If You Give a Computer a Cookie

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Recently I walked into a meeting just because they advertised free cookies for attendees…I am not proud of it, but it’s true. I did enjoy the cookies, which was nice because not all meetings offer cookies. But this brings us to the real topic here, which is not meetings, but website cookies!

You have probably noticed an increasing numbers of websites that have asked you if you would like to “accept cookies.” Unfortunately, despite the delicious-sounding name, browser cookies vary in their sweetness; some are great and some are more bittersweet…

What is a cookie?

“I have seen these pop-ups before, but what are cookies really?” you might ask yourself. According to Google, “Cookies are small pieces of text sent to your browser by a website you visit. They help that website remember information about your visit, which can both make it easier to visit the site again and make the site more useful to you.”

One type of cookie, “third-party cookies,” is often used for advertising, data mining, and behavior tracking. These are the types of cookies to which privacy advocates object as they may allow companies to track your web activities across many unrelated websites.

Why are websites asking you to click to accept cookies? In 2011, a European Union directive gave individuals the right to refuse cookies (and other types of session storage) that reduce their online privacy. The European Union countries then adopted new laws based on that directive which are commonly known as “Cookie Law.” For this reason, U.S. users may notice these disclaimers on the websites of companies that operate globally.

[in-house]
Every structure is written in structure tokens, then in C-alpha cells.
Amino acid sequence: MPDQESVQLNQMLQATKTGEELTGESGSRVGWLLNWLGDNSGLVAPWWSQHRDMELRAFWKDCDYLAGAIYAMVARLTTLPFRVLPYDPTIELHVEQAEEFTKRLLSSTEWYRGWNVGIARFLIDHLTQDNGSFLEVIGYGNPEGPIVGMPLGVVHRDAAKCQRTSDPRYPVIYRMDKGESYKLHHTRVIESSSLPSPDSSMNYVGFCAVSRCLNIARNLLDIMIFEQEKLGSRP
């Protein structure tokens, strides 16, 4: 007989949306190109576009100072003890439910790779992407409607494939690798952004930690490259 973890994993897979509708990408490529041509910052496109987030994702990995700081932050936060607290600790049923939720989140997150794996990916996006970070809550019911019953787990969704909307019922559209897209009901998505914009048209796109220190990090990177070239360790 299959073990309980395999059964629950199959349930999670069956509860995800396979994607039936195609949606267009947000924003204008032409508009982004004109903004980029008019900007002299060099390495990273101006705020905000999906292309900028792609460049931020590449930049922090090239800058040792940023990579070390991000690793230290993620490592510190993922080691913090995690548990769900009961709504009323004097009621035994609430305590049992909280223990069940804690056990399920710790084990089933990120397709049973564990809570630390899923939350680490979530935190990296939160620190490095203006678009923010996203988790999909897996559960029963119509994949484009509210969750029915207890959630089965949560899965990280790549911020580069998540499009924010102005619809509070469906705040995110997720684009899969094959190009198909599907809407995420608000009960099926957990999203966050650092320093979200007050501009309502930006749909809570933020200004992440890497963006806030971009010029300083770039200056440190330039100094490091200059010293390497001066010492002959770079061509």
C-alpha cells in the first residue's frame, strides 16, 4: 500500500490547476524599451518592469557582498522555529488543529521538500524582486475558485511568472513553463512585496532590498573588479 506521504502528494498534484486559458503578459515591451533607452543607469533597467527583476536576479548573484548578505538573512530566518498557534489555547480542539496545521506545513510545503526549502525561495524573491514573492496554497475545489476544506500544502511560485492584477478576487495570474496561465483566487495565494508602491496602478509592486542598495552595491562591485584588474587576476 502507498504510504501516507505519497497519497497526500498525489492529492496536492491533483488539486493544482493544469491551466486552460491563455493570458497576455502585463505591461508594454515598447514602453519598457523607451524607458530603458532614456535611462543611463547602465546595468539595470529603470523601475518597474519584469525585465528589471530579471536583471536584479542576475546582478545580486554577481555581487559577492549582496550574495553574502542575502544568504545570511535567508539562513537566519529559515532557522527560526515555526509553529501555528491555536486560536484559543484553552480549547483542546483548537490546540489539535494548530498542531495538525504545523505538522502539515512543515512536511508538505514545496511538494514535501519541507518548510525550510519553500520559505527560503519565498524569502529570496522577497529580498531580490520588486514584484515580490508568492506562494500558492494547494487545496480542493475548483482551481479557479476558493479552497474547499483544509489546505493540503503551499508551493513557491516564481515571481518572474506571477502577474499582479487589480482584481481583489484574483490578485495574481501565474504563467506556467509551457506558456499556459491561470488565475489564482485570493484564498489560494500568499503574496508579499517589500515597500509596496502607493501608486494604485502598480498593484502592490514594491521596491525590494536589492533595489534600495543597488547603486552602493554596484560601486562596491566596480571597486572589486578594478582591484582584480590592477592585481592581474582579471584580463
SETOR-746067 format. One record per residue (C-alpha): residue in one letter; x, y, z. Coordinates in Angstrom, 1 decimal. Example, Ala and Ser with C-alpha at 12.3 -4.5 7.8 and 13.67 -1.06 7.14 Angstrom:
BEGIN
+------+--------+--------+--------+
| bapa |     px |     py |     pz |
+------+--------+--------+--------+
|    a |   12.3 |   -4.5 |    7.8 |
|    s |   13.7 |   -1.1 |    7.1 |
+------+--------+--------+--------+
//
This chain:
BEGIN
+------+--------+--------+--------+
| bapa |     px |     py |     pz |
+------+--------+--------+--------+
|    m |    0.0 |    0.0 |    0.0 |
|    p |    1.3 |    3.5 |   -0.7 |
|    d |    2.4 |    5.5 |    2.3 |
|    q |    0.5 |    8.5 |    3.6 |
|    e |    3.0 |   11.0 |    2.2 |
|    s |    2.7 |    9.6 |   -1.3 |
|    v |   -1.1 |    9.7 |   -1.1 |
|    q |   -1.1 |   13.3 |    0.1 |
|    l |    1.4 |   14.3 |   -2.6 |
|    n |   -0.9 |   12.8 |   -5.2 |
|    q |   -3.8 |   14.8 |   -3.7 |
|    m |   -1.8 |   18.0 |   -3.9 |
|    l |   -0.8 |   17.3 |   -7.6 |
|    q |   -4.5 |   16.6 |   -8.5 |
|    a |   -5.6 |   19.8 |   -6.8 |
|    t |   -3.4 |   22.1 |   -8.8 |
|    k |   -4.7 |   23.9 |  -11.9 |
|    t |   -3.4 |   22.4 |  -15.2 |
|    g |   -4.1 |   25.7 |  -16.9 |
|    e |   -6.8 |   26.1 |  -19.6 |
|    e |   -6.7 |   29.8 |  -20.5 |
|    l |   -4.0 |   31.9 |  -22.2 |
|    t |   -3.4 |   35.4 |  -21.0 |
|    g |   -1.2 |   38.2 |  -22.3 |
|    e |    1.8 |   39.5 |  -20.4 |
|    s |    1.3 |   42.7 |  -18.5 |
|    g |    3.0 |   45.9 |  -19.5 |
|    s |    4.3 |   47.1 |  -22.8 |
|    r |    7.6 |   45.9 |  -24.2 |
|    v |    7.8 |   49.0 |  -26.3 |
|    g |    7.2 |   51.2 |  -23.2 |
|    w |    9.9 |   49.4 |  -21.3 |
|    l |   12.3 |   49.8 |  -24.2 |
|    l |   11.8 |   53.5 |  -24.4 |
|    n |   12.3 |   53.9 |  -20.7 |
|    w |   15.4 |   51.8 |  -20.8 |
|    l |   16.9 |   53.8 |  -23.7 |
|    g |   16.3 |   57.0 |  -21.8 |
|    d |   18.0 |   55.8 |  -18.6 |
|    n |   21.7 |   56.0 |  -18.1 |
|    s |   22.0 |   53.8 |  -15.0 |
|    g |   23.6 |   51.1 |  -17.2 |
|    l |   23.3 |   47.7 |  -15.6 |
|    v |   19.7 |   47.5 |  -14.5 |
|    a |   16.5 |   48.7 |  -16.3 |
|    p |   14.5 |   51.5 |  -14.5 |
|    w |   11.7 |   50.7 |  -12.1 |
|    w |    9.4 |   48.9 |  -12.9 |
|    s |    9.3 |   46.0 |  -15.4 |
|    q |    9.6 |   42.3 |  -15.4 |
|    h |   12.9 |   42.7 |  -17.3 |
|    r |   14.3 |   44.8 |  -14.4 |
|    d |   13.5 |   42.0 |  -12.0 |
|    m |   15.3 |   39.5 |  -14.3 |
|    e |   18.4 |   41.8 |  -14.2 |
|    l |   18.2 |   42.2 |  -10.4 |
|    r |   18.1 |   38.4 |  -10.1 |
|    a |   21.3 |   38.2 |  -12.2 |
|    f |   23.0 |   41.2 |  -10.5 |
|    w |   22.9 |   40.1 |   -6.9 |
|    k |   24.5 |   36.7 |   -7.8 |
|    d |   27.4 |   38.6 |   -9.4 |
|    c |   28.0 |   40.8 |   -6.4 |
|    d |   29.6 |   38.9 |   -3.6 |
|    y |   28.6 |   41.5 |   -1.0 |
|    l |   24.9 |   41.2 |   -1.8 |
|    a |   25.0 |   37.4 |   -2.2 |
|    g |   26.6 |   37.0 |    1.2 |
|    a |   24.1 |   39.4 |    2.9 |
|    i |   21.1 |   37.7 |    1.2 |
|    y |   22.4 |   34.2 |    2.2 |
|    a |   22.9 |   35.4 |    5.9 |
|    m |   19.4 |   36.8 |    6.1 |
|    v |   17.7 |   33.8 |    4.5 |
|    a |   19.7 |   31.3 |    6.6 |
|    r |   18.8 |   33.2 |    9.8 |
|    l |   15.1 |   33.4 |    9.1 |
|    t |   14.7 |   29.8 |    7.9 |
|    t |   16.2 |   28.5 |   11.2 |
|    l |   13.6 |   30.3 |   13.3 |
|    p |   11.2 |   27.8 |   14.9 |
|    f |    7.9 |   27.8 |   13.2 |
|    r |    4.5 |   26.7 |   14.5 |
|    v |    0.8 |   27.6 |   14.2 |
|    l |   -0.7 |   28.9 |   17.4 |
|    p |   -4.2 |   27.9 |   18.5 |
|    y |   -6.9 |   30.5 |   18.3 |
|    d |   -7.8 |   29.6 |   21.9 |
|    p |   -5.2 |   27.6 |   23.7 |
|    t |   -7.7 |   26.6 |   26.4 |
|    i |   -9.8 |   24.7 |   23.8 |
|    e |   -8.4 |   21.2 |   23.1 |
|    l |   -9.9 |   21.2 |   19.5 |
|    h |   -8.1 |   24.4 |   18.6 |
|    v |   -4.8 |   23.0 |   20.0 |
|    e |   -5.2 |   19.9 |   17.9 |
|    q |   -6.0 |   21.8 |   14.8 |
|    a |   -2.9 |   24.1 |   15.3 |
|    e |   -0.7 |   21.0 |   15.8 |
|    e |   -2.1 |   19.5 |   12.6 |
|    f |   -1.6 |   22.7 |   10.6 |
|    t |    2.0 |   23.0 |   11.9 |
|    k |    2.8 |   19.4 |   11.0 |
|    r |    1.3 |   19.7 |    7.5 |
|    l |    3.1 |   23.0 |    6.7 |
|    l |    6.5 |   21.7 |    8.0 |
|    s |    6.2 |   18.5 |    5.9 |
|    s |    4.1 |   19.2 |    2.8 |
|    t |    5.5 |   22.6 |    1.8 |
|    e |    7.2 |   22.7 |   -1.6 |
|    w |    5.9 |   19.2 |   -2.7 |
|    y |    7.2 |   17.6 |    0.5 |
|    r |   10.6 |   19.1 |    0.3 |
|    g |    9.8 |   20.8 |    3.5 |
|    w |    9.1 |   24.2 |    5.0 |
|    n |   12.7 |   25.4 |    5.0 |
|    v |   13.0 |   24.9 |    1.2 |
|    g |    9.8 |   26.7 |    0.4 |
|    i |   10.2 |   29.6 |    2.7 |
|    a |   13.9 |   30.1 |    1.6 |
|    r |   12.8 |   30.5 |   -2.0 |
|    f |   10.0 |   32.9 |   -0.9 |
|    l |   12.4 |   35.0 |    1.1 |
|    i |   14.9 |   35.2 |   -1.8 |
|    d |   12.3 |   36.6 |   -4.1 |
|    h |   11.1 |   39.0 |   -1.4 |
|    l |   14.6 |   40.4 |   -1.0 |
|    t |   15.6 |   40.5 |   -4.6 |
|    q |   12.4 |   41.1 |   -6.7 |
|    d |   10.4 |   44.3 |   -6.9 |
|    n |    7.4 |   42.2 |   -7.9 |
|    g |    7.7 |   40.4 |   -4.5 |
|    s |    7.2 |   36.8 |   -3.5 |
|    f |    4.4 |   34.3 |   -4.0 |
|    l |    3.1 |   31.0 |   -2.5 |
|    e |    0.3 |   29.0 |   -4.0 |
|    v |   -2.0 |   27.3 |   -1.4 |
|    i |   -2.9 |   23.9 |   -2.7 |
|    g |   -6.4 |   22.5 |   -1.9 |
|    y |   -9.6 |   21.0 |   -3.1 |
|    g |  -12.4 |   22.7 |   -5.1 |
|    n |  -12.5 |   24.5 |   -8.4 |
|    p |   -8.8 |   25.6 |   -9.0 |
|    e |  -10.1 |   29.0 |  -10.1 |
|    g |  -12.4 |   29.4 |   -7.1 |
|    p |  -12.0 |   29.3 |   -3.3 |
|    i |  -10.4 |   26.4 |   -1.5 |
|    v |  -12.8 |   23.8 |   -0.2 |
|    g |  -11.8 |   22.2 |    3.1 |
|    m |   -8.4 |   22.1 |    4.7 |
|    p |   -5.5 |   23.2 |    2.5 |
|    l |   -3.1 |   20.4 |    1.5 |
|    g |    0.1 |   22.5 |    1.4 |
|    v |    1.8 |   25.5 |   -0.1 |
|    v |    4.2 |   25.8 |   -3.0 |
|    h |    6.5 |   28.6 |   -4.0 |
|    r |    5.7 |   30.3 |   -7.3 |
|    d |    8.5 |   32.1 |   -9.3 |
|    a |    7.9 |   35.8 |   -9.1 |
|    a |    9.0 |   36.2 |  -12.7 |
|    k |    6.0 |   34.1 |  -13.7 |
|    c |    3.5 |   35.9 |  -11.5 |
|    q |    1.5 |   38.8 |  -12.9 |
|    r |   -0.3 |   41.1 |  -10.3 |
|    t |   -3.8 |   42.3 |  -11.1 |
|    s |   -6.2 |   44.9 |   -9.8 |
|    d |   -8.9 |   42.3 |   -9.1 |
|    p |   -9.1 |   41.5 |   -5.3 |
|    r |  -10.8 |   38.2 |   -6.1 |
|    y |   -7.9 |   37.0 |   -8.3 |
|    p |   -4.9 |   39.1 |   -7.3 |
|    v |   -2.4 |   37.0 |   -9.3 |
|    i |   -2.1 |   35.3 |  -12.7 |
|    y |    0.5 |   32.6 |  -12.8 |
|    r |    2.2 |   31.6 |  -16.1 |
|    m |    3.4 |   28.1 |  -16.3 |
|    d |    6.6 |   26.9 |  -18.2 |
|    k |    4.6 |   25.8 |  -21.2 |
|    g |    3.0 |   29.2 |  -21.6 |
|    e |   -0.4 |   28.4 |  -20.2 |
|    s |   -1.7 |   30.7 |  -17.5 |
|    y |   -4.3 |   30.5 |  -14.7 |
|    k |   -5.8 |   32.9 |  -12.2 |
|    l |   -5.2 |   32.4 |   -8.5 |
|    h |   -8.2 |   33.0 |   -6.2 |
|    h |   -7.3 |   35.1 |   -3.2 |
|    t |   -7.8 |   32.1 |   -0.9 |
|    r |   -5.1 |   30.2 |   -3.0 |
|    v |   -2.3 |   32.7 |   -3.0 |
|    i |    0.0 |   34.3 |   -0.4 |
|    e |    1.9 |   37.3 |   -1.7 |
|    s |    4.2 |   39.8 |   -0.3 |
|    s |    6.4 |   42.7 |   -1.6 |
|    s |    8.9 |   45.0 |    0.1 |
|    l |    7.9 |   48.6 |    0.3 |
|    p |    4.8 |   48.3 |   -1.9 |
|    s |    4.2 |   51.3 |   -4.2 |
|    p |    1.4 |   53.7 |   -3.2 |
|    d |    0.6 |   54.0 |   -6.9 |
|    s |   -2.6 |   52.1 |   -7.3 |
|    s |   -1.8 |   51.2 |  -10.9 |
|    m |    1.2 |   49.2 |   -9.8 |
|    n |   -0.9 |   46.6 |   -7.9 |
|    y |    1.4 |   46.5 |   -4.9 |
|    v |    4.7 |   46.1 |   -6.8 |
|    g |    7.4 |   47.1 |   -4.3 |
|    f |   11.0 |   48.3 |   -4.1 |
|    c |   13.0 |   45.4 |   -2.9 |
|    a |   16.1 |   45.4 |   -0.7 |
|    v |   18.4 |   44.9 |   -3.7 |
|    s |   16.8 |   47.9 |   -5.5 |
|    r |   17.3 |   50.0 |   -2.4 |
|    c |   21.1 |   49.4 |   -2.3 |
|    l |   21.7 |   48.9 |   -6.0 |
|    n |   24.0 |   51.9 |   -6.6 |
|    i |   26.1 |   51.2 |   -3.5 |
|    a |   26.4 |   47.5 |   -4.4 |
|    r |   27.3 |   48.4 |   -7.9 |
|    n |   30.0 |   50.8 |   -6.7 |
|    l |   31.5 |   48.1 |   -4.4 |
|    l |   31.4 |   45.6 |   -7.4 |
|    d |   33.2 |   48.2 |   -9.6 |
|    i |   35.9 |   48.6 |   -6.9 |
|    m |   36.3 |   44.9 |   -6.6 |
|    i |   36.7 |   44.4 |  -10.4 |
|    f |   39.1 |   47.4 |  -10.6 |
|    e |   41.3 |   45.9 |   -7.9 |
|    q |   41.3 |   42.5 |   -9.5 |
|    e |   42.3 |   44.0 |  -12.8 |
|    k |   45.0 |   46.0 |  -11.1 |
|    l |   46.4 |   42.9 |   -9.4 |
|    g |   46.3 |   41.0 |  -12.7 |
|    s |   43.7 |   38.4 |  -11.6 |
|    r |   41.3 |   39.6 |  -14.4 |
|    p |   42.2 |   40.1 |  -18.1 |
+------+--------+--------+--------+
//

Do I need a cookie disclaimer?

Should my website have a cookies disclaimer? The short answer is if your website uses cookies, and you are in the European Union, yes. In the U.S., there are not any federal laws regulating cookie use, but there are two states that have cookie-related laws. So, if you are in California or Virginia, it may be required!

These laws however do not require users to opt-in to cookie use, but rather require disclosure of said cookies and for what purposes the data will be used. Furthermore, according to InfoTrust, “U.S. laws do not concern themselves with cookies but rather how and for what purposes you are processing/using personal information/personal data.”

In 2022, Google Chrome joined Safari and Firefox web browsers in blocking third-party cookies by default. Those efforts have also been accompanied by attempts to preserve more individual privacy while still maintaining the ability to provide targeted topical advertising based on your anonymized browsing behavior.

What’s the takeaway?

The bottom line is that the EU Cookie Law has done a good job of pushing the web towards increased individual privacy from third-party website cookies. At this point, web browsers are doing a better job of protecting your individual privacy, and websites will increasingly offer you the option to accept only cookies required for the functionality of the site.

So, if you are feeling wary of the cookie warnings, know that you are probably better off because of them, and it is often okay to refuse a cookie.

Author


  • Programming for the web since he was a wee lad, Tony has a great appreciation for efficiency, minimal design, and programmatic eloquence. Wherever there is time being wasted, he'll be there with a script. Whenever there is injustice done to a website being rendered in an obscure outdated browser, he'll be there. Wherever there is ajax in distress, never fear. Recent reports mention him wielding a large camera and microphone.

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